Downtown Napa Earthquake Damage Includes Church

8/26/2014

Photo by Amy Herzog, Napa First United Methodist Church

The interior of Napa First United Methodist shows debris and damage to the church.

  • By Linda Bloom | NEW YORK (UMNS)

A 97-year-old United Methodist church was among the historic buildings in downtown Napa damaged by the Aug. 24 earthquake that struck northern California.

Later that day, Phil Bandy, director of Volunteers In Mission for the United Methodist California-Nevada Annual (regional) Conference, met with the Rev. Lee Neish, pastor of First United Methodist Church in Napa and joined the watch over a sanctuary wall that was bulging away from the building.

The wall was in danger of collapse, but Bandy said it was too early to know the extent of the damage. The chair of the building trustees, who was “obviously pretty distressed,” told him the church had been poised to launch a remodeling campaign, Bandy added.

The larger impact on Napa church members from what is being called the strongest earthquake to hit the area in 25 years probably occurred in their personal households, he noted.

First United Methodist Church of Vallejo suffered superficial earthquake damage when some of the brick façade fell onto the sidewalk but “the integrity of the building itself wasn’t compromised,” Bandy said.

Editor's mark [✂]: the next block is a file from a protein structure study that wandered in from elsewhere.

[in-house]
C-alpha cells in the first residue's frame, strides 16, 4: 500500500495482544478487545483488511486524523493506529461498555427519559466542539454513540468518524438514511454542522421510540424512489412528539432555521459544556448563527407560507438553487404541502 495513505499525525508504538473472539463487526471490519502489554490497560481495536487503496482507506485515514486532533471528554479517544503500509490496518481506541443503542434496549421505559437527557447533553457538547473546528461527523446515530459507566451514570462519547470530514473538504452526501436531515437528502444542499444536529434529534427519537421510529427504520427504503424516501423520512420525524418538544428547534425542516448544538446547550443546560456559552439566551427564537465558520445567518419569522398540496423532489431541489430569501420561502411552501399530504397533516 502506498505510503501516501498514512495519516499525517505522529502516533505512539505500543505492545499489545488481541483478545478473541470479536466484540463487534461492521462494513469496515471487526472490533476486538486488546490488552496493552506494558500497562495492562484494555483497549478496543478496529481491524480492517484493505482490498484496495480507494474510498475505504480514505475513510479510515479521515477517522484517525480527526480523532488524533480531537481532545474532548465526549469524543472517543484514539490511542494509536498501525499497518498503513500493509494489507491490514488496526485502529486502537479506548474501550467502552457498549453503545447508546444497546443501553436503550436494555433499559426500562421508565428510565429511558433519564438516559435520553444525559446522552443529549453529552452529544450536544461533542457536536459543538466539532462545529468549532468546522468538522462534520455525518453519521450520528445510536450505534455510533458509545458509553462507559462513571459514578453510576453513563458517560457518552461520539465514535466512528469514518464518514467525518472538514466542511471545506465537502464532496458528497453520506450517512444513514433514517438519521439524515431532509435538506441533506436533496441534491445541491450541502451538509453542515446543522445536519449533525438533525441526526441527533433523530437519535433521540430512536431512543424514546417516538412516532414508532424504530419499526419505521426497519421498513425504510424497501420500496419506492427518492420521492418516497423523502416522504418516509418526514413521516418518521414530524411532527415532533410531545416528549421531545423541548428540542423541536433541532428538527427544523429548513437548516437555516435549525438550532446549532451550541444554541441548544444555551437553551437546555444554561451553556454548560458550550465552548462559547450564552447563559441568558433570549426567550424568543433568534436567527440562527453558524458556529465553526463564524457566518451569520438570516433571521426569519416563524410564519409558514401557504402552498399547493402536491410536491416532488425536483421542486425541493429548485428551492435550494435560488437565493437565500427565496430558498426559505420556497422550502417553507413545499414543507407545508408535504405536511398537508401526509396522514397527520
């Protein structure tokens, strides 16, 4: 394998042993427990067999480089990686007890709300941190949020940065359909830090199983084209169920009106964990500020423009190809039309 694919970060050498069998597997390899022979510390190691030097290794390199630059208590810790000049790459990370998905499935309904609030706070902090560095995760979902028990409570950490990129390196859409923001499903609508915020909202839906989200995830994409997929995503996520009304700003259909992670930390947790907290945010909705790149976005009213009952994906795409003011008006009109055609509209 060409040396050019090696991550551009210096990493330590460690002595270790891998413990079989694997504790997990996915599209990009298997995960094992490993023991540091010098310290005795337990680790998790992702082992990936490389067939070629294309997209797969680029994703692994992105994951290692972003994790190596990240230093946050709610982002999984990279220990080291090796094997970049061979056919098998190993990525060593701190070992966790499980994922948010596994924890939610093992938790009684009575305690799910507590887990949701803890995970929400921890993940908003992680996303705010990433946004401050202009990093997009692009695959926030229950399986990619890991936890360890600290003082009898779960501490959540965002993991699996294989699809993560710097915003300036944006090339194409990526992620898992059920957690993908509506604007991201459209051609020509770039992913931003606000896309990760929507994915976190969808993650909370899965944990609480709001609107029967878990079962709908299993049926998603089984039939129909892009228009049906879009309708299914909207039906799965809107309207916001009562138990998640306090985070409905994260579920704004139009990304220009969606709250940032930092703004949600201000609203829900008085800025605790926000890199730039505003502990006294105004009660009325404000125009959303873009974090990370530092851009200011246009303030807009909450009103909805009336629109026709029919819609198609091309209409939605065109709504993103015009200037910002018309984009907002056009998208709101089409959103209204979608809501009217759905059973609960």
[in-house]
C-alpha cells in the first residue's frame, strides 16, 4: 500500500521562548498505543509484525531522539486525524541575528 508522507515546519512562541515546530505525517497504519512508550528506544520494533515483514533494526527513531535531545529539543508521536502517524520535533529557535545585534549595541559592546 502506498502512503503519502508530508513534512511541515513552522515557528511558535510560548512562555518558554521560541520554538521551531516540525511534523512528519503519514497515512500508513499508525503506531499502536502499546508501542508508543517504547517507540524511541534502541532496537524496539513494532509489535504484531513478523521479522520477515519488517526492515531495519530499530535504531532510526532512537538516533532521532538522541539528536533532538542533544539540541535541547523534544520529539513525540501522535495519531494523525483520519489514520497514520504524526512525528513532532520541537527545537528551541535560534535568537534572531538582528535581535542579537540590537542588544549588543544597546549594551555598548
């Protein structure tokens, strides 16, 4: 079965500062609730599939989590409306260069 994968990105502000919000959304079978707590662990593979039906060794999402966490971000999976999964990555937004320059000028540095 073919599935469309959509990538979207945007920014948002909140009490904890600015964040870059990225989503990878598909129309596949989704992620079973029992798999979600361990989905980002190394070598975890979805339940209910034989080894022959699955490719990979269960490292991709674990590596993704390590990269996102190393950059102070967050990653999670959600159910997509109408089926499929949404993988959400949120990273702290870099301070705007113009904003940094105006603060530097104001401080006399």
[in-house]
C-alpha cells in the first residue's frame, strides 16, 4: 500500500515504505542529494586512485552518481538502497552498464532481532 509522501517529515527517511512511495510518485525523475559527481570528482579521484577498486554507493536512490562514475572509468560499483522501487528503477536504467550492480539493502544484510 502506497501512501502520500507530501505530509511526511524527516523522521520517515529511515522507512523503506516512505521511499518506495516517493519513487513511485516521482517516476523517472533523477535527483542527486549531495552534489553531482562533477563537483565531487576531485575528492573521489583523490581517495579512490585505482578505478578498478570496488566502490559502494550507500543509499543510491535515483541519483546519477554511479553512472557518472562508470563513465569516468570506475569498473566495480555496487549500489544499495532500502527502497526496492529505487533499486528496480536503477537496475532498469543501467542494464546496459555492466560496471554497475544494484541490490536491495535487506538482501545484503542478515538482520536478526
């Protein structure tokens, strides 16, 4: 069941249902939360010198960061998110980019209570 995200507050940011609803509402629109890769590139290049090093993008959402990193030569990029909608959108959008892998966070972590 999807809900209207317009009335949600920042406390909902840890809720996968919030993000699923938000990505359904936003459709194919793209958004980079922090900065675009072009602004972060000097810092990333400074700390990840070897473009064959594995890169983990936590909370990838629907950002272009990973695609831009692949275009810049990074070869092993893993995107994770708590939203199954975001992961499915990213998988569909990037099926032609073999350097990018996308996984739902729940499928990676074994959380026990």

After living for 15 years in California, Bandy has become adept at estimating the strength and location of an earthquake by feel. “This was a hard one,” he said. “I was afraid the house might actually come down.”

Although his home was the same distance from the 6.0-magnitude earthquake’s epicenter as Napa was, most of the Vallejo area sits on bedrock, while Napa is built in a sediment-filled valley.  “It (Napa) has a much different shake profile,” he explained.

San Francisco Area Bishop Warner H. Brown Jr., and the Rev. Schuyler Rhodes, superintendent of the Bridges District, which includes the affected area, sent prayer and support from Fiji, where they are part of a California-Nevada Conference delegation celebrating the 50th Anniversary of the Methodist Church in Fiji as an autonomous conference.

Coincidentally, the United Methodist Committee on Relief is scheduled to hold a consultation with the conference cabinet and staff in three weeks to review the conference’s disaster response plan.

“We will be thinking preparedness now,” Bandy said.

*Bloom is a United Methodist News Service multimedia reporter based in New York. Follow her at http://twitter.com/umcscribe or contact her at (646) 369-3759 or newsdesk@umcom.org.